A sharpening guide helps avoid gouging the surface.

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More and more woodworkers are finding that the path to perfectly sharpened edge tools lead them through water. For that's what lubricates the increasingly popular Japanese waterstones. These manmade whetstones offer a big advantage in sharpening tools—an abrasive surface that constantly renews itself as you work.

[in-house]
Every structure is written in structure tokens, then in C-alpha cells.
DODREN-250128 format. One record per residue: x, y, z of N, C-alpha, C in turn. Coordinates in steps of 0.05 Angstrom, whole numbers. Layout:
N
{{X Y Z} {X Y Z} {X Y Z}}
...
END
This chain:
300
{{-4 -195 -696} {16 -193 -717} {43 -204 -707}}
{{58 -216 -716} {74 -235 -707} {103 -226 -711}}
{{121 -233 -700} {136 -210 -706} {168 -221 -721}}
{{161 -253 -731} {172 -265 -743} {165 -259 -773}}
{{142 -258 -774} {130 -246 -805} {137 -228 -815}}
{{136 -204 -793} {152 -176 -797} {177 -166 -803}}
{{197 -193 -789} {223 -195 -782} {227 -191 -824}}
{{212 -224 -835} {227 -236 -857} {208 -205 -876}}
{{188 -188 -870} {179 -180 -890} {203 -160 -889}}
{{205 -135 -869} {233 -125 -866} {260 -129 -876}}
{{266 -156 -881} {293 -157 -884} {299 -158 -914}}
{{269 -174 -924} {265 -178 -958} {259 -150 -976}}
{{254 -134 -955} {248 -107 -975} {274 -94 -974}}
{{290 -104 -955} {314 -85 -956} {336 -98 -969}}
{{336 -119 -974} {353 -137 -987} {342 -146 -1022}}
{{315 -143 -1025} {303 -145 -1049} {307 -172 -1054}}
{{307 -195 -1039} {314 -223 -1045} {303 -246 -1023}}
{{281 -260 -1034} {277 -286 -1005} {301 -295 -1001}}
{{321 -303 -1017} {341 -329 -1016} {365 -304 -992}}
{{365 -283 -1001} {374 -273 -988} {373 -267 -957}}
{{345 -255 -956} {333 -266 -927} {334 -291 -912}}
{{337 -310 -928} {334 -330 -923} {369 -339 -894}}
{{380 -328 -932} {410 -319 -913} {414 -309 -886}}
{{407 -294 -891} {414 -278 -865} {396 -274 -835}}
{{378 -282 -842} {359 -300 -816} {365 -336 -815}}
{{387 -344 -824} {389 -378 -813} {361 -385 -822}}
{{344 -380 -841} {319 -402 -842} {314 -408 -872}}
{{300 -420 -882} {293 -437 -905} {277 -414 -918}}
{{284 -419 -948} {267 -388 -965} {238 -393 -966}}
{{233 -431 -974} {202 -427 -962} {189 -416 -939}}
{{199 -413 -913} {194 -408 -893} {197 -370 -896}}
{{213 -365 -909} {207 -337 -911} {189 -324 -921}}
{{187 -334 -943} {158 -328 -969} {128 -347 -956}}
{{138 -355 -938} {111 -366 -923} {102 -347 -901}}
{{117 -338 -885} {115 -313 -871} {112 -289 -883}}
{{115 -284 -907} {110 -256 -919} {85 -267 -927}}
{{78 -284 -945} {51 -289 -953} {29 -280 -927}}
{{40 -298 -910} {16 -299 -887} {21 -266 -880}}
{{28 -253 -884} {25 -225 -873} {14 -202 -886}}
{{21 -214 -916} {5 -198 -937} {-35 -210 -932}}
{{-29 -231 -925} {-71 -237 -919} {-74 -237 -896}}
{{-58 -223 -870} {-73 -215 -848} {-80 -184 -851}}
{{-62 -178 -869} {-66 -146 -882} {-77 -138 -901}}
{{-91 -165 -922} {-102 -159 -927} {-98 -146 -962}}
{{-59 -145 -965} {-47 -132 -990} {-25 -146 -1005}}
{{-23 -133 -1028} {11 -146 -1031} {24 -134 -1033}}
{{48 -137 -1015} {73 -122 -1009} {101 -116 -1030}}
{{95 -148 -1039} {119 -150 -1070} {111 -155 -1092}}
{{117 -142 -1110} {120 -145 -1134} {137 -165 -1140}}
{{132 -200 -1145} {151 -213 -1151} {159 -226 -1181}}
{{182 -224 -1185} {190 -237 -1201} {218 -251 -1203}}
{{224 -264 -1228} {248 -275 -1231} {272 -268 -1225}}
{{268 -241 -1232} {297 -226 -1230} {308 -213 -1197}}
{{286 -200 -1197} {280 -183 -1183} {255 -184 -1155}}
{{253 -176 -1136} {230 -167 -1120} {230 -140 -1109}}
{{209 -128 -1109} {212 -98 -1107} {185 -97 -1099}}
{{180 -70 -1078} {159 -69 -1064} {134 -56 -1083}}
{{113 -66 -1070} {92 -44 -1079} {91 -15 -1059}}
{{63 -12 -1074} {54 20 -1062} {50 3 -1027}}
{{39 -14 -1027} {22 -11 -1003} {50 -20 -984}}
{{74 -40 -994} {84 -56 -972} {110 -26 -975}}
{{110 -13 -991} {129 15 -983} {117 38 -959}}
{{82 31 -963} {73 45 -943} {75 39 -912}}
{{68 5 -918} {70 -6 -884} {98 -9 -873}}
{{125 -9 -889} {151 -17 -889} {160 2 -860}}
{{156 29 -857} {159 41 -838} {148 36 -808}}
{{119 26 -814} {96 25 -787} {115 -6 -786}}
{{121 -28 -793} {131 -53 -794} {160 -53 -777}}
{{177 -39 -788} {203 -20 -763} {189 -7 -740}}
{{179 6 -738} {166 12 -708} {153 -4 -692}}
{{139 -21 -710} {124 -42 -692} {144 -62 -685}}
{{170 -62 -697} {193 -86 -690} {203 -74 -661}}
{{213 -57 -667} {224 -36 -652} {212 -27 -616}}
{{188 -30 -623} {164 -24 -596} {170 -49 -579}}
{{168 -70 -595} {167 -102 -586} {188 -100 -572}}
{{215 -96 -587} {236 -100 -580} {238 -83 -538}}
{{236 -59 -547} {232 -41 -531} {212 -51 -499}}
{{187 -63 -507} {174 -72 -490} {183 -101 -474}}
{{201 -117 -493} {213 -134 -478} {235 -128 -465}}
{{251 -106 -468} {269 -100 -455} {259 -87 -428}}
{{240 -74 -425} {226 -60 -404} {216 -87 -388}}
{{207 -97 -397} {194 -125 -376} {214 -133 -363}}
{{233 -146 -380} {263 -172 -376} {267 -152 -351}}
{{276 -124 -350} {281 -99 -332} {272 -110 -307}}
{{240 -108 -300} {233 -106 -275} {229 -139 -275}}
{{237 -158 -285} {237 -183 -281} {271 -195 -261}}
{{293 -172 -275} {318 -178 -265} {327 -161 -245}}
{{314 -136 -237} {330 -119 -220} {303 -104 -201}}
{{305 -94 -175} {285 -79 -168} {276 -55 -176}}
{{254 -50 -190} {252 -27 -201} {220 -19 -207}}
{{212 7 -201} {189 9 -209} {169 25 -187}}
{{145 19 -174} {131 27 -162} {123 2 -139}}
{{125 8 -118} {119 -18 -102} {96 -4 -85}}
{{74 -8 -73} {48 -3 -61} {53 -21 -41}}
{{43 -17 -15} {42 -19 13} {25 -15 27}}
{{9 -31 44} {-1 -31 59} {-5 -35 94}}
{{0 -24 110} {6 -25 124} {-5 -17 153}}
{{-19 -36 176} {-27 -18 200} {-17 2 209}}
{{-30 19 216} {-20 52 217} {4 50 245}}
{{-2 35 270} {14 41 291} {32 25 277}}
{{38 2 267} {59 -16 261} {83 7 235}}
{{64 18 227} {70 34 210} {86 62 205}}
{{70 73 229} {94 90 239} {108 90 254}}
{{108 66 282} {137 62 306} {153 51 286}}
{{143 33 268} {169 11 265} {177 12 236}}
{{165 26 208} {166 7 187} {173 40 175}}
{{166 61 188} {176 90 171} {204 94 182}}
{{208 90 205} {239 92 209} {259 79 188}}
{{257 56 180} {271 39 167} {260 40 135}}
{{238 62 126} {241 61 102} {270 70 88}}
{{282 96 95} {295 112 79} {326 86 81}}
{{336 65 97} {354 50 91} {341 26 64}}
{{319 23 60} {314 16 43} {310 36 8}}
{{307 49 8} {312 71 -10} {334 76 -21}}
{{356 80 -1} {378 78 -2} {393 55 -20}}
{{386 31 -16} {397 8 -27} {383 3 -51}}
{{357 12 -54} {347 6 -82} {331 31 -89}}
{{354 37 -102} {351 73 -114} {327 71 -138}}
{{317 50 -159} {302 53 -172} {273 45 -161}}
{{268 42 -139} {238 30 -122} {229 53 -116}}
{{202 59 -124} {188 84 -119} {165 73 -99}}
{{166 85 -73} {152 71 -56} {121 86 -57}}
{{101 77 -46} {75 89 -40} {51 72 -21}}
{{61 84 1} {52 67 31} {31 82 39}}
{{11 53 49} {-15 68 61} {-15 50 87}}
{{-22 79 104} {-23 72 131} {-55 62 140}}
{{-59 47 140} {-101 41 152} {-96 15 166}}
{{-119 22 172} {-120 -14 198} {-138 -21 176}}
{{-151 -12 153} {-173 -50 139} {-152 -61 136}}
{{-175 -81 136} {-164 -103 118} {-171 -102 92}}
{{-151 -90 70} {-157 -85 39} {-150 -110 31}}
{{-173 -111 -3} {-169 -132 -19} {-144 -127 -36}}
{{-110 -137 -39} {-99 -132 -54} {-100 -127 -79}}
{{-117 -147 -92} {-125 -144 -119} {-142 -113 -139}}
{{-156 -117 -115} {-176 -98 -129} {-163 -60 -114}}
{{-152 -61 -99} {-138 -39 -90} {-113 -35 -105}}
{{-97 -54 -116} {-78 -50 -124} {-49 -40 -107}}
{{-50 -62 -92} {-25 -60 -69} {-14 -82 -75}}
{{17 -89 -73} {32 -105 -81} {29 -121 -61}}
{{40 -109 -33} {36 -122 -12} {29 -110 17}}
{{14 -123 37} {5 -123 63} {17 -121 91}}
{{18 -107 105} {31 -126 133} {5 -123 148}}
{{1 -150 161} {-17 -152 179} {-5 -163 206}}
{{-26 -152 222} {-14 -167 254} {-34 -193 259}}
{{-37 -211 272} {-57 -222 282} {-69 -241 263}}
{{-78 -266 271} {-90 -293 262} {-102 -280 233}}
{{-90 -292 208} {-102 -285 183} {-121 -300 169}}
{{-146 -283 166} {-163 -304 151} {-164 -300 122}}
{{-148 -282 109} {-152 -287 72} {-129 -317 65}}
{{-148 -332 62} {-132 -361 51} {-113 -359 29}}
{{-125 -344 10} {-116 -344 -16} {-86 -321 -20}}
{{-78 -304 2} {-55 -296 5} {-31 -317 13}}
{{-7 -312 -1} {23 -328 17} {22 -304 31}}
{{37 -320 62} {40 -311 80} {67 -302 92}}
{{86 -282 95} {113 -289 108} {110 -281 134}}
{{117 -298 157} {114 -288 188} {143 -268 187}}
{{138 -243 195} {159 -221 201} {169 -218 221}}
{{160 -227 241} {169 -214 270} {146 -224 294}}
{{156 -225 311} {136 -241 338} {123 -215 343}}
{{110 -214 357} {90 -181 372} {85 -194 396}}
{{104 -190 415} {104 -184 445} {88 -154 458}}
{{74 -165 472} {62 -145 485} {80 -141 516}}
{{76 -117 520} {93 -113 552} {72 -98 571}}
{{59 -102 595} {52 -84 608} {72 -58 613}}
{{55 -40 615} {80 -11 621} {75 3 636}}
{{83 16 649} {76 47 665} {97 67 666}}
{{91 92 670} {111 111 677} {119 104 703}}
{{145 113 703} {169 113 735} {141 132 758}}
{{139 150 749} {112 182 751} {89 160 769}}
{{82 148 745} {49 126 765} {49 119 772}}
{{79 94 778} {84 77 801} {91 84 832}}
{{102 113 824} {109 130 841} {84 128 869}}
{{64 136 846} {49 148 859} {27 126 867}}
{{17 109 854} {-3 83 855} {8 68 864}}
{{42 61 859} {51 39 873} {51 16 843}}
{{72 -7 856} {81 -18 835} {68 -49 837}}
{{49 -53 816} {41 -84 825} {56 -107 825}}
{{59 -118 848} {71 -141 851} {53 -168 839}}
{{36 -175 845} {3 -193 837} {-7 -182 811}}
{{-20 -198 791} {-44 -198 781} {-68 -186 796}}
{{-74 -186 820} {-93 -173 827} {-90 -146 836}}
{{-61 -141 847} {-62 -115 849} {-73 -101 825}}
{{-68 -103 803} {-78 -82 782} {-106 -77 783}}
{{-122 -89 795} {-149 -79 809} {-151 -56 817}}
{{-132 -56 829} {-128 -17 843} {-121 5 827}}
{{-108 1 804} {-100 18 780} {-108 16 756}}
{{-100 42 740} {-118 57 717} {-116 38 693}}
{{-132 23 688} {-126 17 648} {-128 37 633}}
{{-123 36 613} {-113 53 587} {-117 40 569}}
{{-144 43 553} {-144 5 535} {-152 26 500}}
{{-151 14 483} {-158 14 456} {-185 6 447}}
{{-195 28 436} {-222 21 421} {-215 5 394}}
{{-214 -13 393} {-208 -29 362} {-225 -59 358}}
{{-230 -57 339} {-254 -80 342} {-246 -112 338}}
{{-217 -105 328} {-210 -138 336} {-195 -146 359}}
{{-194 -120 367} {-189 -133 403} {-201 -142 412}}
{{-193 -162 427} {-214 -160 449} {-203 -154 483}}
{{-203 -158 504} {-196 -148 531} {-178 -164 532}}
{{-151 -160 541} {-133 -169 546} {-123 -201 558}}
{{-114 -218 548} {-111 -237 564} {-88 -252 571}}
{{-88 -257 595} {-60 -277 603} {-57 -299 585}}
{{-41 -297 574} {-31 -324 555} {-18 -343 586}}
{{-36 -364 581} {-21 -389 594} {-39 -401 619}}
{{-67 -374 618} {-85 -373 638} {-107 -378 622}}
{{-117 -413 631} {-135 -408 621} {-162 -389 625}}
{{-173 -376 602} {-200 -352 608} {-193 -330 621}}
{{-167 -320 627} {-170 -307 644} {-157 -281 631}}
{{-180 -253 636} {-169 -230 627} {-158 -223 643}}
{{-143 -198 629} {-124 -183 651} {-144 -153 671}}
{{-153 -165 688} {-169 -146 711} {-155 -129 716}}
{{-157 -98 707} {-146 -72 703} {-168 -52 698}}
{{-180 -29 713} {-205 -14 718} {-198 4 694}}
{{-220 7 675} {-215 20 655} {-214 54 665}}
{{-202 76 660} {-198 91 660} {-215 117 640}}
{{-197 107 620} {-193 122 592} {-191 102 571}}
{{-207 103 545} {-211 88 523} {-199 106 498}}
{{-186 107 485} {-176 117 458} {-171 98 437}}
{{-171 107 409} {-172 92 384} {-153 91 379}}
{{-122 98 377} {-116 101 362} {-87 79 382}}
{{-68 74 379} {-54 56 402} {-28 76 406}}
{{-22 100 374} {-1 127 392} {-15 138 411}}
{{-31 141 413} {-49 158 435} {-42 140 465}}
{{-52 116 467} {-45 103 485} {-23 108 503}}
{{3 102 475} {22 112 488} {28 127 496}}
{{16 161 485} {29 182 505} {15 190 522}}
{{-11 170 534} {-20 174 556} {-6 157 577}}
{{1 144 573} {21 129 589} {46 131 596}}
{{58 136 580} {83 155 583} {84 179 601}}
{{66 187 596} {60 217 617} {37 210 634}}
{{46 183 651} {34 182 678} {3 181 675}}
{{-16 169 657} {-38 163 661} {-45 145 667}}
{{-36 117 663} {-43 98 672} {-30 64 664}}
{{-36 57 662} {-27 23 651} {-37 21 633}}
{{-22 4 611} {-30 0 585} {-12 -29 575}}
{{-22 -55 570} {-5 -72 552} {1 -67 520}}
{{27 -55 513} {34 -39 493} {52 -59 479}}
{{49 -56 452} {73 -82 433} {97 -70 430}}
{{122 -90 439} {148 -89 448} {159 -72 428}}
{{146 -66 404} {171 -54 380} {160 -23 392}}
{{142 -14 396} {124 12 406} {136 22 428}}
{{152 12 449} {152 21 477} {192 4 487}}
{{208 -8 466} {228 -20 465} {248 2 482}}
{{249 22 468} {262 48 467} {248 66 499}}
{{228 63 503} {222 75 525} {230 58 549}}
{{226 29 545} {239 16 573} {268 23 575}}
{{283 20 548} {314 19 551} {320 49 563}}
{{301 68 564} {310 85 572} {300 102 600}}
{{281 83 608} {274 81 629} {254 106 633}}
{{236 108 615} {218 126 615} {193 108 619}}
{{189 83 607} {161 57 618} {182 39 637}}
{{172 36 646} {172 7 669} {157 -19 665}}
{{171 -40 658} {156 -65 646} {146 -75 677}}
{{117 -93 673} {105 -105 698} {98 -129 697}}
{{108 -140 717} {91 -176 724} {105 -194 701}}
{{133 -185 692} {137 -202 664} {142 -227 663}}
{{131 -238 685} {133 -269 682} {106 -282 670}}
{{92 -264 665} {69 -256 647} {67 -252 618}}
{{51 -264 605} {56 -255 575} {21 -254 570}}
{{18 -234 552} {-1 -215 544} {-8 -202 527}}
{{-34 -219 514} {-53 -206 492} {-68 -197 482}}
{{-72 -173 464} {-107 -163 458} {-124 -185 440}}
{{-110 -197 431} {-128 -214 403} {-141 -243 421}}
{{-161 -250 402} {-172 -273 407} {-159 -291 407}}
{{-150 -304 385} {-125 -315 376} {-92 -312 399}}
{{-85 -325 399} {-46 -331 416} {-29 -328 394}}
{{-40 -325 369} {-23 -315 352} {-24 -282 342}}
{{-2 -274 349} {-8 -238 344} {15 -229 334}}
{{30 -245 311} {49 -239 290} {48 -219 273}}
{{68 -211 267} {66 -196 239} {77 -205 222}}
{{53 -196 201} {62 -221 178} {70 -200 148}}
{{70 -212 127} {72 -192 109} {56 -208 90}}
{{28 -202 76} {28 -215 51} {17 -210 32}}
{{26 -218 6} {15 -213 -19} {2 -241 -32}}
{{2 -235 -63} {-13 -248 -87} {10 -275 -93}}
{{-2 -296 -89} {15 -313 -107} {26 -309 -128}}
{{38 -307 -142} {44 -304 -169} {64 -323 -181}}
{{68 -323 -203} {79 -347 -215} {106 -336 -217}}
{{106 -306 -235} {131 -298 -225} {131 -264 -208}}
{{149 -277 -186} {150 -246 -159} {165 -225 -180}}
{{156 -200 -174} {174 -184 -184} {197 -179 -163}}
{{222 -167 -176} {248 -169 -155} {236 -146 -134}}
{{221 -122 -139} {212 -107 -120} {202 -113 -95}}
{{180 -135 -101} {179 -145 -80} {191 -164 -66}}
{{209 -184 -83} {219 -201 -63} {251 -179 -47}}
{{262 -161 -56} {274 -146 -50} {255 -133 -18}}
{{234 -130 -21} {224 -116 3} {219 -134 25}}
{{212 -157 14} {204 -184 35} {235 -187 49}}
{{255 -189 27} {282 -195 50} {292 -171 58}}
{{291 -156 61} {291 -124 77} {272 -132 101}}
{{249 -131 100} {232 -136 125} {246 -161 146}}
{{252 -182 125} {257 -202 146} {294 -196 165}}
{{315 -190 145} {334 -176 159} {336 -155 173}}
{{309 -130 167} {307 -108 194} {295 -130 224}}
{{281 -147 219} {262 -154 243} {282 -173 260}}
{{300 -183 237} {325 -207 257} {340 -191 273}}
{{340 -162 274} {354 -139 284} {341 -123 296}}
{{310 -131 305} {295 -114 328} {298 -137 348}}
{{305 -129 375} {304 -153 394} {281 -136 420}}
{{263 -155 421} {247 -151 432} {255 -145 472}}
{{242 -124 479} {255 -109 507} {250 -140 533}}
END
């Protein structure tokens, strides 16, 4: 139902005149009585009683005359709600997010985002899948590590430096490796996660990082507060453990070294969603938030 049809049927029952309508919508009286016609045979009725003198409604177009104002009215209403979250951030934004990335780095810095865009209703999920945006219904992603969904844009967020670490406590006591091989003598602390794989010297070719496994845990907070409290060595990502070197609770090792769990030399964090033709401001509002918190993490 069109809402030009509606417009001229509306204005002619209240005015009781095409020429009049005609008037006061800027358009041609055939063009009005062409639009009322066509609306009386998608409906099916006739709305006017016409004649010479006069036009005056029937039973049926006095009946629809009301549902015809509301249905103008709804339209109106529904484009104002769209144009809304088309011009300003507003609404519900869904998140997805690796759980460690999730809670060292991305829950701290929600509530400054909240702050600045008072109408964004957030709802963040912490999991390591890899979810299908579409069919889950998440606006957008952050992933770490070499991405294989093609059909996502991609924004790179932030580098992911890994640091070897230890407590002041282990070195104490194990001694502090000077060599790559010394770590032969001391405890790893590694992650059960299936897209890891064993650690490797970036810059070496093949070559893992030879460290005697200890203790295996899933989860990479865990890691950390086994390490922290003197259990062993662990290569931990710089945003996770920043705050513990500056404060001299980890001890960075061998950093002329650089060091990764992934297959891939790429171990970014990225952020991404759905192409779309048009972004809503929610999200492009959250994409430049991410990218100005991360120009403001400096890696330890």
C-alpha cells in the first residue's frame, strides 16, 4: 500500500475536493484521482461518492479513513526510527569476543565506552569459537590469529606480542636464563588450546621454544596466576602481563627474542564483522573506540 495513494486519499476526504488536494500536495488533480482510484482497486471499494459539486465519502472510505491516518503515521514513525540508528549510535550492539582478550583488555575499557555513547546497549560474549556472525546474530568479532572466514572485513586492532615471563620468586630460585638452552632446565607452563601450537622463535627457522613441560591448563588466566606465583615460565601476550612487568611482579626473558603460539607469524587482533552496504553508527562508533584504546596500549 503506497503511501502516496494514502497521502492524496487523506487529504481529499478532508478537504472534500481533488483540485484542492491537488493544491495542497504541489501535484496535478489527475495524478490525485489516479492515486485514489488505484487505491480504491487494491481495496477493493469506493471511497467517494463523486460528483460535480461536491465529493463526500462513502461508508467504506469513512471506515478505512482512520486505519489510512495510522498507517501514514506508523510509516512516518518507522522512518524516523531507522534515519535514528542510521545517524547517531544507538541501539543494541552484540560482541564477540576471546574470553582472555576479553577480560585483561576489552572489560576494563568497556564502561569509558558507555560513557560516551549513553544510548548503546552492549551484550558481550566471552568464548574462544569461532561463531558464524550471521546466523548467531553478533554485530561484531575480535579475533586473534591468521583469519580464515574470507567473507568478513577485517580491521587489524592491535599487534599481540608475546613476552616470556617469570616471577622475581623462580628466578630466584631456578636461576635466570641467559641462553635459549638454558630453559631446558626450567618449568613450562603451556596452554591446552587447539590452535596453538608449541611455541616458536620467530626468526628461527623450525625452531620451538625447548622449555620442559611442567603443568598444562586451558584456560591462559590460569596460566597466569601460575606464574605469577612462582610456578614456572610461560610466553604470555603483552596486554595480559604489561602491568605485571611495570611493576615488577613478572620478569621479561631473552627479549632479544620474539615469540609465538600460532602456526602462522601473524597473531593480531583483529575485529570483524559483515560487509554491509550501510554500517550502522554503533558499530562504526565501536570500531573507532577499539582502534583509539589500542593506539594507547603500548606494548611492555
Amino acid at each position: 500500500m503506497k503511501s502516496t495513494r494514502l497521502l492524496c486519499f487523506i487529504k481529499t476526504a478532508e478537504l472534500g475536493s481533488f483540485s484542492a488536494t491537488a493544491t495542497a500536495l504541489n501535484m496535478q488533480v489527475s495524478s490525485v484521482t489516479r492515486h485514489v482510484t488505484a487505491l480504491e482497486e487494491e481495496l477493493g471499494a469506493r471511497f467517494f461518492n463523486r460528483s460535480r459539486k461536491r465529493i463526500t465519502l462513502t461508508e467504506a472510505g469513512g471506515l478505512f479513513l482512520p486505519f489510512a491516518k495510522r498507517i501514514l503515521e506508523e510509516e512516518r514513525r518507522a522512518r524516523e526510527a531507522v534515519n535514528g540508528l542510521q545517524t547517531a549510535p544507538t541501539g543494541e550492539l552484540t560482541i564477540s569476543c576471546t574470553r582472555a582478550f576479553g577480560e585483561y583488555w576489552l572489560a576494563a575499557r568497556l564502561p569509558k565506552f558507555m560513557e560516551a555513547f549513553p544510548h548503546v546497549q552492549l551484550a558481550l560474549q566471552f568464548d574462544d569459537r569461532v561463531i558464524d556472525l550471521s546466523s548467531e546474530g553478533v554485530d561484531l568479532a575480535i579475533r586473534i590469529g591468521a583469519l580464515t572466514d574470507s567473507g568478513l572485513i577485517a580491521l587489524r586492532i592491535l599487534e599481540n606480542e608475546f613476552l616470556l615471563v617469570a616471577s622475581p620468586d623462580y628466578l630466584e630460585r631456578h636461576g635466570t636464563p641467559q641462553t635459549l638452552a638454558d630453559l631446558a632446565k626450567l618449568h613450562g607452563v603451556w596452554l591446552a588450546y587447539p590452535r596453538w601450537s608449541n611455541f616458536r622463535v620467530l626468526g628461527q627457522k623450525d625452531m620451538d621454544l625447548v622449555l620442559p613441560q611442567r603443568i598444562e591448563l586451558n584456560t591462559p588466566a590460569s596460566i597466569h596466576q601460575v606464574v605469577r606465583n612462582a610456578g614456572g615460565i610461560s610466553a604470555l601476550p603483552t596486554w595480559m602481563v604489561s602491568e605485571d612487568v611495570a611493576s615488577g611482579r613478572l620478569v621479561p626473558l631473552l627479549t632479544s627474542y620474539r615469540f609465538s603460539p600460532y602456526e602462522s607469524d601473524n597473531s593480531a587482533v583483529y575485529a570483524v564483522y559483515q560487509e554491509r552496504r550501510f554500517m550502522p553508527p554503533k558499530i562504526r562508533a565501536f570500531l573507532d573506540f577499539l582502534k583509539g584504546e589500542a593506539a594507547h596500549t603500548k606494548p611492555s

Waterstones are intended to be used wet. So before sharpening soak the stone in water for 10 to 15 minutes in clean water. To hold the stone steady and centered in a container with water (we use a cookie pan), build the simple holder shown above. The two side pieces slide on the 38 " dowel, allowing you to center the stone in the container. The rubber band holds the stone firmly against the side pieces and dowel. When you're done sharpening, simply remove the holder from the water and let dry.
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